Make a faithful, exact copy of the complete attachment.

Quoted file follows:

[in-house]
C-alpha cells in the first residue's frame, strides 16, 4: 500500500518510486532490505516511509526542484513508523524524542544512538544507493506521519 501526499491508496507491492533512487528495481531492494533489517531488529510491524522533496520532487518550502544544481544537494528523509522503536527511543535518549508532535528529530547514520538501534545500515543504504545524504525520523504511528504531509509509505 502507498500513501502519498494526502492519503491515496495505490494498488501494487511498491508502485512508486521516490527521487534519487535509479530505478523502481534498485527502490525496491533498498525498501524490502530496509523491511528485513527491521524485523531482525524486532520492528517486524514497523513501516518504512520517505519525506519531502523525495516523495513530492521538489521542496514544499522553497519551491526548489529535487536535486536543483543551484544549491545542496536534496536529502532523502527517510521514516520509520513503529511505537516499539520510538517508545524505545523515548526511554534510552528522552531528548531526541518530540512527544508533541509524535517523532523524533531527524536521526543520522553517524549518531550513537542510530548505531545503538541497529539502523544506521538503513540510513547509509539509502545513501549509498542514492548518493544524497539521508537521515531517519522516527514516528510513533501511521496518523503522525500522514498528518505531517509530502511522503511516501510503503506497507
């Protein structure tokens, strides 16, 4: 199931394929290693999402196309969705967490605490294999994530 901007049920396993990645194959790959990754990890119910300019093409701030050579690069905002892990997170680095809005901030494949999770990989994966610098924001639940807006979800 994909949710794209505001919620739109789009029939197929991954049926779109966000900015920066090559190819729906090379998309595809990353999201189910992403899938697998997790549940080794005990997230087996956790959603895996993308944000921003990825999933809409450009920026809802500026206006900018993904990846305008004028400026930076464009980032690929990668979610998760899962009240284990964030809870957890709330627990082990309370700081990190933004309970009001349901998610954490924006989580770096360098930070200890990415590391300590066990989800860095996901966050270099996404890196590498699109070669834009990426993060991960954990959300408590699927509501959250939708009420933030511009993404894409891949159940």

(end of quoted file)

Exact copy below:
[in-house]
C-alpha cells in the first residue's frame, strides 16, 4: 500500500518510486532490505516511509526542484513508523524524542544512538544507493506521519 501526499491508496507491492533512487528495481531492494533489517531488529510491524522533496520532487518550502544544481544537494528523509522503536527511543535518549508532535528529530547514520538501534545500515543504504545524504525520523504511528504531509509509505 502507498500513501502519498494526502492519503491515496495505490494498488501494487511498491508502485512508486521516490527521487534519487535509479530505478523502481534498485527502490525496491533498498525498501524490502530496509523491511528485513527491521524485523531482525524486532520492528517486524514497523513501516518504512520517505519525506519531502523525495516523495513530492521538489521542496514544499522553497519551491526548489529535487536535486536543483543551484544549491545542496536534496536529502532523502527517510521514516520509520513503529511505537516499539520510538517508545524505545523515548526511554534510552528522552531528548531526541518530540512527544508533541509524535517523532523524533531527524536521526543520522553517524549518531550513537542510530548505531545503538541497529539502523544506521538503513540510513547509509539509502545513501549509498542514492548518493544524497539521508537521515531517519522516527514516528510513533501511521496518523503522525500522514498528518505531517509530502511522503511516501510503503506497507
């Protein structure tokens, strides 16, 4: 199931394929290693999402196309969705967490605490294999994530 901007049920396993990645194959790959990754990890119910300019093409701030050579690069905002892990997170680095809005901030494949999770990989994966610098924001639940807006979800 994909949710794209505001919620739109789009029939197929991954049926779109966000900015920066090559190819729906090379998309595809990353999201189910992403899938697998997790549940080794005990997230087996956790959603895996993308944000921003990825999933809409450009920026809802500026206006900018993904990846305008004028400026930076464009980032690929990668979610998760899962009240284990964030809870957890709330627990082990309370700081990190933004309970009001349901998610954490924006989580770096360098930070200890990415590391300590066990989800860095996901966050270099996404890196590498699109070669834009990426993060991960954990959300408590699927509501959250939708009420933030511009993404894409891949159940």